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The 50 Best Sci-Fi Films of the 21st Century Thus Far

Written by on July 19, 2016 

40. Cloud Atlas (Lilly and Lana Wachowski)

Cloud Atlas

Even a cursory glance at the book’s description will offer a good indication of how difficult a task it would be to adapt David Mitchell‘s Cloud Atlas. Consisting of six nested stories that unfurl across a span of thousands of years with a top-notch ensemble cast each playing several different roles, it’s a story blending mystery, comedy, sci-fi, and action filmmaking into one towering tale. Directed by Tom TykwerLana Wachowski, and Lilly Wachowski, it’s a project that sounds as if it should be the basis for a Jowdorowsky’s Dune-like documentary about a failure to attain funding. Thankfully, Cloud Atlas was made into a rip-roaring adventure story of the highest caliber, keeping us thrilled and engaged with each plot strand, no matter how bizarre. Tykwer and the Wachowskis may be painting with broad strokes, but they’re immaculately placed, enveloping their audience in the sweeping scope of this grand tale. – Tony H.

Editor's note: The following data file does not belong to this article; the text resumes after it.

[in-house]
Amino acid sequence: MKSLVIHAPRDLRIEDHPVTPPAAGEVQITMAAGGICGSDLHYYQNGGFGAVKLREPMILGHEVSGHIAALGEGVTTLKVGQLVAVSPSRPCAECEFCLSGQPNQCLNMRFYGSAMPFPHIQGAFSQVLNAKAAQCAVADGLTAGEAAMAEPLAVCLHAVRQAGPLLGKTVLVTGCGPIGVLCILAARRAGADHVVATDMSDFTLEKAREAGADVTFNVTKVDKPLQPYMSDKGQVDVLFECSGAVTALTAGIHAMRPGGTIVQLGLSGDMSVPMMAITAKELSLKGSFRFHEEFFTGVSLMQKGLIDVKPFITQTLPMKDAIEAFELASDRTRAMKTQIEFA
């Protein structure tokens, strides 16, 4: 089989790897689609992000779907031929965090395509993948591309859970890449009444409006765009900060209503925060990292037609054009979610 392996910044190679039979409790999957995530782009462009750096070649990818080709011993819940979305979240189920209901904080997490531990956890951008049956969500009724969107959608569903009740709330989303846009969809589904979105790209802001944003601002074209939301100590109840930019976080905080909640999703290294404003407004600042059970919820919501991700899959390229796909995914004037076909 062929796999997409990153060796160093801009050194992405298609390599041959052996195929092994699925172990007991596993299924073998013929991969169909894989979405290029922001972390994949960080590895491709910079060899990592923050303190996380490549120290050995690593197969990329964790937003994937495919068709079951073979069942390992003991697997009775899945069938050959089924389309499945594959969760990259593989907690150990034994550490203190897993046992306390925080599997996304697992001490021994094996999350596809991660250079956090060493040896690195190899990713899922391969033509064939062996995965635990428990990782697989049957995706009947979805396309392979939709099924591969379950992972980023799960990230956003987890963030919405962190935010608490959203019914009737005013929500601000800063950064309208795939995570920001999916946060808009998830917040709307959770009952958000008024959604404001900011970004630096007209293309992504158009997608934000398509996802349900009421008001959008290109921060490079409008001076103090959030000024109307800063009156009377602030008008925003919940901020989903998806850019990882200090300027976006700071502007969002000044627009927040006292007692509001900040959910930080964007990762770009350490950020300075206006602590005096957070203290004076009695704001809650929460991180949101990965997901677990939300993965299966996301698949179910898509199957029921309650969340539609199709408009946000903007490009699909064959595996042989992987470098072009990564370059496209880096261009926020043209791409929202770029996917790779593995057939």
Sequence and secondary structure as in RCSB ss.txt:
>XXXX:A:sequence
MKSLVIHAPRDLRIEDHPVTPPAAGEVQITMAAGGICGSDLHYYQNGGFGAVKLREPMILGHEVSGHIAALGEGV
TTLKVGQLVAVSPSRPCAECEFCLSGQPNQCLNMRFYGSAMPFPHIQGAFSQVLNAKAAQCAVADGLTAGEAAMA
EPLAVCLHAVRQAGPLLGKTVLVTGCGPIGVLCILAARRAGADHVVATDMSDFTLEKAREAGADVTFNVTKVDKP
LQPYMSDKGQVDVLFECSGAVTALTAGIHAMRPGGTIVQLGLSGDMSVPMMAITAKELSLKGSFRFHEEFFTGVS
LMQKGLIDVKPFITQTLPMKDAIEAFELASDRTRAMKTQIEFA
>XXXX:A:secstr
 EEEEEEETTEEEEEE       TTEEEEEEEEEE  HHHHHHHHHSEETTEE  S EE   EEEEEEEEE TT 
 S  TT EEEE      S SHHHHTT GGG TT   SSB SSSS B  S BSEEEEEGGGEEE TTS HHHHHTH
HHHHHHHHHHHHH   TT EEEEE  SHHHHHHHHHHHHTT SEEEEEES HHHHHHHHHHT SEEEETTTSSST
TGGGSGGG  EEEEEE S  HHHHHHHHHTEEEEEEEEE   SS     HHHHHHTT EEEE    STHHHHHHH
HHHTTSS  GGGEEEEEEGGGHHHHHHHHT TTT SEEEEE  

39. The World’s End (Edgar Wright)

The Worlds End

A long awaited pub-crawl slowly morphs into a fight against a robot-imposed Armageddon as Simon Pegg and Nick Frost re-team with Shaun of the Dead/Hot Fuzz director Edgar Wright for the conclusion to their beloved Cornetto Trilogy. The protagonists, adult males who attempt to recreate a nostalgic high-point from their adolescence, are all quietly miserable with their adult lives. Their fearless leader, Gary King (Pegg, who collaborated on the screenplay with Wright) is the least happy because in the passing years, he realized that his unfortunate life peaked while he was intoxicated in his teens. Gary has spent the last two decades re-telling the story of that fateful night, transforming it into the stuff of legends. However, until the violent hand of cosmic fate steps in, Gary King is merely a legend in his own mind. – Tony H.

38. Vanilla Sky (Cameron Crowe)

vanilla_sky_header

An ambitious remake of Alejandro Amenábar’s Abre Los Ojos and certainly Cameron Crowe’s strangest film, Vanilla Sky was released at a time when Tom Cruise was so popular that he could open a romance film about a murder in a chemically-induced dream-world and people would show up. The star leans into his good looks and charm here like never before, offering a performance that’s surprisingly self-aware. – Dan M.

37. Ex Machina (Alex Garland)

ex_machina_2